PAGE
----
| Home | Terms of Use | Site Map | Contact Us |
IndustryCommunity.com > Electrical and Electronic Community > Analog Circuit Design Forum > Message
Main Menu
Find

[ List Subjects ][ Main Page ]
[ View Followups ][ Post Followup ]

Subject: Re: building a two station intercom

Date: 05/20/00 at 10:19 PM
Posted by: John Dunn - Consultant
E-mail: ambertec@ieee.org
Message Posted:

In Reply to: building a two station intercom posted by dave on 05/20/00 at 7:32 PM:

Hi, Dave.

I sent an e-mail directly to you earlier today, but just in case, consider the following.

The topic of intercoms isn't trivial. I presently design intercoms for airborne and shipboard applications and there are complex problems involving sound pressure levels which depend on the operating environment, EMI suppression, ambient noise cancellation techniques and other factors.

For example, I suggest you start with the definition of sound pressure level (SPL) which is that:

Zero dB SPL = 20 Micronewtons / m = 0.0002 Dynes / cm.

Thus, an Astrocom (take a look at their web page) microphone, which has its electrical output signal level specified at an SPL of 28 Dynes / cm --> 20 * log (28 / 0.0002) = 103 dB SPL, is specified to work at a fairly loud sound level. Then reflect on the fact that a US military helicopter environment can exceed 120 dB SPL. Compare these sound levels to normal environments such as street corners, factories and subway tunnels.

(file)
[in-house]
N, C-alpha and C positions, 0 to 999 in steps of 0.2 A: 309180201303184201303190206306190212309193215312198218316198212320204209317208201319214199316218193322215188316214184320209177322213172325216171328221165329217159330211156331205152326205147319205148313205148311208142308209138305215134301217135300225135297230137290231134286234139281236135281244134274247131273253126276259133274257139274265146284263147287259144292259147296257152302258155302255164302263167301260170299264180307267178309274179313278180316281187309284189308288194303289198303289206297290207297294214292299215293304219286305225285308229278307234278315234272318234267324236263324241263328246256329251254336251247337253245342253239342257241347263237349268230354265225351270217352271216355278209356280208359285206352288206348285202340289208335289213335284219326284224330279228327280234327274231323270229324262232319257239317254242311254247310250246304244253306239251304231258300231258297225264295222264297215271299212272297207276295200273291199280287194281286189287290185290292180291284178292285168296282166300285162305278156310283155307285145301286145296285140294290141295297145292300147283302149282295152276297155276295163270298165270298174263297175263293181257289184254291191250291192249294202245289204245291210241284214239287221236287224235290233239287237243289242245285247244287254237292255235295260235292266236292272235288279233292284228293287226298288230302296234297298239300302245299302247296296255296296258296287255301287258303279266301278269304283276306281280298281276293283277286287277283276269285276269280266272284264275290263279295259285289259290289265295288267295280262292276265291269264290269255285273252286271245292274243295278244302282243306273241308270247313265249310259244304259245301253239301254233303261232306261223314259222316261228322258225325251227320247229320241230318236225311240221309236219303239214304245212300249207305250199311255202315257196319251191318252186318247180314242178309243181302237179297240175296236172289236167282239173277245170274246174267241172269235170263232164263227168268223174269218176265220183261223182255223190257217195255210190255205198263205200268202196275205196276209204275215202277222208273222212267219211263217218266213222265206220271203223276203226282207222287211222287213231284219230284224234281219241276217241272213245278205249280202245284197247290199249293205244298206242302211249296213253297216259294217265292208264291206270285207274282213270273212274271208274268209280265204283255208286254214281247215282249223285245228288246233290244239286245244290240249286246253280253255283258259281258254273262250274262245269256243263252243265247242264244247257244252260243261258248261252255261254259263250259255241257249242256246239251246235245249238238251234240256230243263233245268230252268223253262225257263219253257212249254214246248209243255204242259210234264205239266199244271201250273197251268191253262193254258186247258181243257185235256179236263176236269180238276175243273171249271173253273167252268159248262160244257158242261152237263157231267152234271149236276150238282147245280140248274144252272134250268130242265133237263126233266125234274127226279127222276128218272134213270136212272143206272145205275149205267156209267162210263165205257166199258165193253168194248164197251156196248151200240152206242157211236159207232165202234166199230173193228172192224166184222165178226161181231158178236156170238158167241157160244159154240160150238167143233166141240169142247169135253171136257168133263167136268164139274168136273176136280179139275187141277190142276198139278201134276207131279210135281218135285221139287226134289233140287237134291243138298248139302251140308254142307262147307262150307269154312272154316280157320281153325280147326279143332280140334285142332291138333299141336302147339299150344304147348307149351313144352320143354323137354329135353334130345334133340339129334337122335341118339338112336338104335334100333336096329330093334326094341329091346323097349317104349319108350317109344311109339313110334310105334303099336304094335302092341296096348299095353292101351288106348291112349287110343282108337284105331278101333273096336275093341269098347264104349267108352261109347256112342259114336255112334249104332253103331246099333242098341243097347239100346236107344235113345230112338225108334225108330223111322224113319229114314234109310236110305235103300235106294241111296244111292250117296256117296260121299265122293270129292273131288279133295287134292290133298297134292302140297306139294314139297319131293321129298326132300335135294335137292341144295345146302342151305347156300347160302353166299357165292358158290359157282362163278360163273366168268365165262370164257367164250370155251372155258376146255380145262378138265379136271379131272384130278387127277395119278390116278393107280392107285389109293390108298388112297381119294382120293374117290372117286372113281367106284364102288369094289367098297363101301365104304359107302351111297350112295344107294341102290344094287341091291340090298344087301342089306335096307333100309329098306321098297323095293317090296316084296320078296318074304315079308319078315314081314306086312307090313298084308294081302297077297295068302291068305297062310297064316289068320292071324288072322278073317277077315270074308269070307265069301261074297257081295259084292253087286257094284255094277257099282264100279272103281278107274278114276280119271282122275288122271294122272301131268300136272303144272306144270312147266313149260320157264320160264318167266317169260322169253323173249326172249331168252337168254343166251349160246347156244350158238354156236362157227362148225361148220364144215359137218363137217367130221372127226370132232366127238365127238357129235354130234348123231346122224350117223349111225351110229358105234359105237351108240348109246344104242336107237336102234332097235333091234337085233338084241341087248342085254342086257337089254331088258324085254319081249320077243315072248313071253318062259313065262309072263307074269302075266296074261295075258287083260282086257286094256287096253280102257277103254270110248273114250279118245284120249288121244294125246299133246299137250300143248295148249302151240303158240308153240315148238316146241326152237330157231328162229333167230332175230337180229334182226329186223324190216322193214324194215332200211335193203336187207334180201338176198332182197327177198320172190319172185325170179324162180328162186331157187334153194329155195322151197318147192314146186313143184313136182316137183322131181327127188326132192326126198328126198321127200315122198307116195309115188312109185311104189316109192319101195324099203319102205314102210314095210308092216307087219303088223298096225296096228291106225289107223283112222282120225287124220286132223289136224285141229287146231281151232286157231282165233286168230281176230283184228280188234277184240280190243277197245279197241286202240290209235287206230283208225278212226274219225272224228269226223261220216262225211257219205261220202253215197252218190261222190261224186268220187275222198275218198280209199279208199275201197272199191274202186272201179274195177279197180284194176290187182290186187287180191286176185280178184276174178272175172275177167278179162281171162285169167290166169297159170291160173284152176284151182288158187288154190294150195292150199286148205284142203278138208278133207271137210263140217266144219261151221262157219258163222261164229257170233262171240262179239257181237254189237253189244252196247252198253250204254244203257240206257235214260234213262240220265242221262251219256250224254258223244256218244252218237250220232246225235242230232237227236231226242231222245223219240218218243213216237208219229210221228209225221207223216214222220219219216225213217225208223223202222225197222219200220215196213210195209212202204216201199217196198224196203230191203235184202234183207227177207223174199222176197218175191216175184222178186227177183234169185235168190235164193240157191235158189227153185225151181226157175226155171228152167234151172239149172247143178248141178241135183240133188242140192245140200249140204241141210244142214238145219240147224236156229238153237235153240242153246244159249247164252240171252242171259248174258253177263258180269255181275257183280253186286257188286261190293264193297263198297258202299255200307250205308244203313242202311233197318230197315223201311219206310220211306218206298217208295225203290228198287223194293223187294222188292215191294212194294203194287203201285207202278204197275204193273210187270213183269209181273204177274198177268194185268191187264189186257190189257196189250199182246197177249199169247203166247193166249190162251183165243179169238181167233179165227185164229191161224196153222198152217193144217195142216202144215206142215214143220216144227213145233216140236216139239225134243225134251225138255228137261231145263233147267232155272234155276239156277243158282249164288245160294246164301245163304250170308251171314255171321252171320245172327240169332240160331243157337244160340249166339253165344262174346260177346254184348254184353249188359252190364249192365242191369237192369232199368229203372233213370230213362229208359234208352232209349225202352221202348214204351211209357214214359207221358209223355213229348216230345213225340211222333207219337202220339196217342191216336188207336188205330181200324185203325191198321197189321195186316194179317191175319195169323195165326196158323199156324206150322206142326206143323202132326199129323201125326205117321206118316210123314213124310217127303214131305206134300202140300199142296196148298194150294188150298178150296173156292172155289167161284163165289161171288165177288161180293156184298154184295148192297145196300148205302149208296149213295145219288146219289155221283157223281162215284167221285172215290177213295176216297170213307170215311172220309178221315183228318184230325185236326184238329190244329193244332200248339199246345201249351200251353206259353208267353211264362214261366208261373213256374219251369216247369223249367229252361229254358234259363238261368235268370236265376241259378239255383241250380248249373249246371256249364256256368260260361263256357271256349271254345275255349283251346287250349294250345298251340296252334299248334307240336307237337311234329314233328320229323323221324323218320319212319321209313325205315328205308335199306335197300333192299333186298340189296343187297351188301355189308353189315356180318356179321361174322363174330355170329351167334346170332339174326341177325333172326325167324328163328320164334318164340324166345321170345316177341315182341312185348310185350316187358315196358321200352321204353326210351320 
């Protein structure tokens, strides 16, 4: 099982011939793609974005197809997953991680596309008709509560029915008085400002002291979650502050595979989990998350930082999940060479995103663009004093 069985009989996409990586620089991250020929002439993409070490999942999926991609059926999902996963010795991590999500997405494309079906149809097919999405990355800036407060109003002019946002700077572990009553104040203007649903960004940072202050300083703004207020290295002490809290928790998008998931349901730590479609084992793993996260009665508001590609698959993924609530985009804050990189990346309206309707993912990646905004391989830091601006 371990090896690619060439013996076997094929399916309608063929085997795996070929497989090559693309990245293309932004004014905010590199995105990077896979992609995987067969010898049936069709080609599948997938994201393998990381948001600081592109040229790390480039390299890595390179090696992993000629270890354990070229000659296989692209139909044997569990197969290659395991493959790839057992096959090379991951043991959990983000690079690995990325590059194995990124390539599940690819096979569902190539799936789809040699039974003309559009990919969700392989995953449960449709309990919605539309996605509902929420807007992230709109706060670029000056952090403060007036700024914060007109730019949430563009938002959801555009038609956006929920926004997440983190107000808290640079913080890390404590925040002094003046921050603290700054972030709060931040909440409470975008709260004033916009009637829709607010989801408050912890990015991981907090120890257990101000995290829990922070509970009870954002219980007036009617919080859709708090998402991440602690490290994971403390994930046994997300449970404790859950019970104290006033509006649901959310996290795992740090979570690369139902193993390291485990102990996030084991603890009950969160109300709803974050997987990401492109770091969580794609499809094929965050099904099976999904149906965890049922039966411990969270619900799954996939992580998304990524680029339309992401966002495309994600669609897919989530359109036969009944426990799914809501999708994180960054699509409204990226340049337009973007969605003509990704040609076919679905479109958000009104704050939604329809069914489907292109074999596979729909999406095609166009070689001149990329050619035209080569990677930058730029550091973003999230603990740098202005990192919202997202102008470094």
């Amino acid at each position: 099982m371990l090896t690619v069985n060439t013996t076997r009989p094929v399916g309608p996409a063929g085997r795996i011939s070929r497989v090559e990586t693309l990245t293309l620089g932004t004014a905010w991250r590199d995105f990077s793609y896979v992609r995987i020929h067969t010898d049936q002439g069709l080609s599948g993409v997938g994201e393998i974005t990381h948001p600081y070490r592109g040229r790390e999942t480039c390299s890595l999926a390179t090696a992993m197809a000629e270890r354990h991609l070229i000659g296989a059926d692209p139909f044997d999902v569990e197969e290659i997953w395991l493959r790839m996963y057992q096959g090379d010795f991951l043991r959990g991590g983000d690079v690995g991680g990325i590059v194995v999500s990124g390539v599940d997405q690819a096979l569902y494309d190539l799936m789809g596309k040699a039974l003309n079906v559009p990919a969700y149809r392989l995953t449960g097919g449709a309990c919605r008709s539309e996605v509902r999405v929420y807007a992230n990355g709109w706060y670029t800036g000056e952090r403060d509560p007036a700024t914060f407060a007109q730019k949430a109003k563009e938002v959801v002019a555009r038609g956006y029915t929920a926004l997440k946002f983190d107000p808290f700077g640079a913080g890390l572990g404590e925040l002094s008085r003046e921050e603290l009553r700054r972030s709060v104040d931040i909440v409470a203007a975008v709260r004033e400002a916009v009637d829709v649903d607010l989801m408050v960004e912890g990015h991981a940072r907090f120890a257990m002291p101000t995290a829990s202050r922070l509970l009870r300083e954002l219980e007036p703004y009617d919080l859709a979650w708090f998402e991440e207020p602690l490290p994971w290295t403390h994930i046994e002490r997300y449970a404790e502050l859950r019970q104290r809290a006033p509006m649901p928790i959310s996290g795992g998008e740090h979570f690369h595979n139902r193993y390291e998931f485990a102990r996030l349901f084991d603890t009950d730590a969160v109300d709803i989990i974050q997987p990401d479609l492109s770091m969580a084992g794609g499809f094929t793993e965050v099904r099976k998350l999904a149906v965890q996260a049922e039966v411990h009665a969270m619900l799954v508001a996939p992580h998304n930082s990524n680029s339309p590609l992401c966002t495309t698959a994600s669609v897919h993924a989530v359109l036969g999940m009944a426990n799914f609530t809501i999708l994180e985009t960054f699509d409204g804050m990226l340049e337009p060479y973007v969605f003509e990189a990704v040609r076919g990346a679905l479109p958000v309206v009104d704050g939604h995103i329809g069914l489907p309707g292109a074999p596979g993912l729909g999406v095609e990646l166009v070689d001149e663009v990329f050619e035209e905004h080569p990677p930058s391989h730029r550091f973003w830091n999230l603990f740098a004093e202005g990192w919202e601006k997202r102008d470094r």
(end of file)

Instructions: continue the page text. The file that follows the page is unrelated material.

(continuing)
Take a look at the noise cancelling microphones which Astrocom makes. There are actually two microphone elements connected in series, which cancel each other out vis-a-vis far field sound sources. They pick up the user's voice because the user's mouth is right close in and doesn't get picked up equally by the two elements because the user almost never is in the exact, single, critical position for which cancellation would occur.

Look up local speaker-audio cancellation circuits too. You'll see how a sample of an intercom station's speaker signal is fed into the microphone amplifier path to cancel acoustic feedback of the speaker's audio back to its origin.

Good luck.

John Dunn - President
Ambertec, Inc.
ambertec@ieee.org


Follow Ups:


Post a Follow-up:

Name:
E-Mail:
Subject:

Message to Post:

 

1999-2001 Sunlit Technology Co., Ltd. All rights reserved.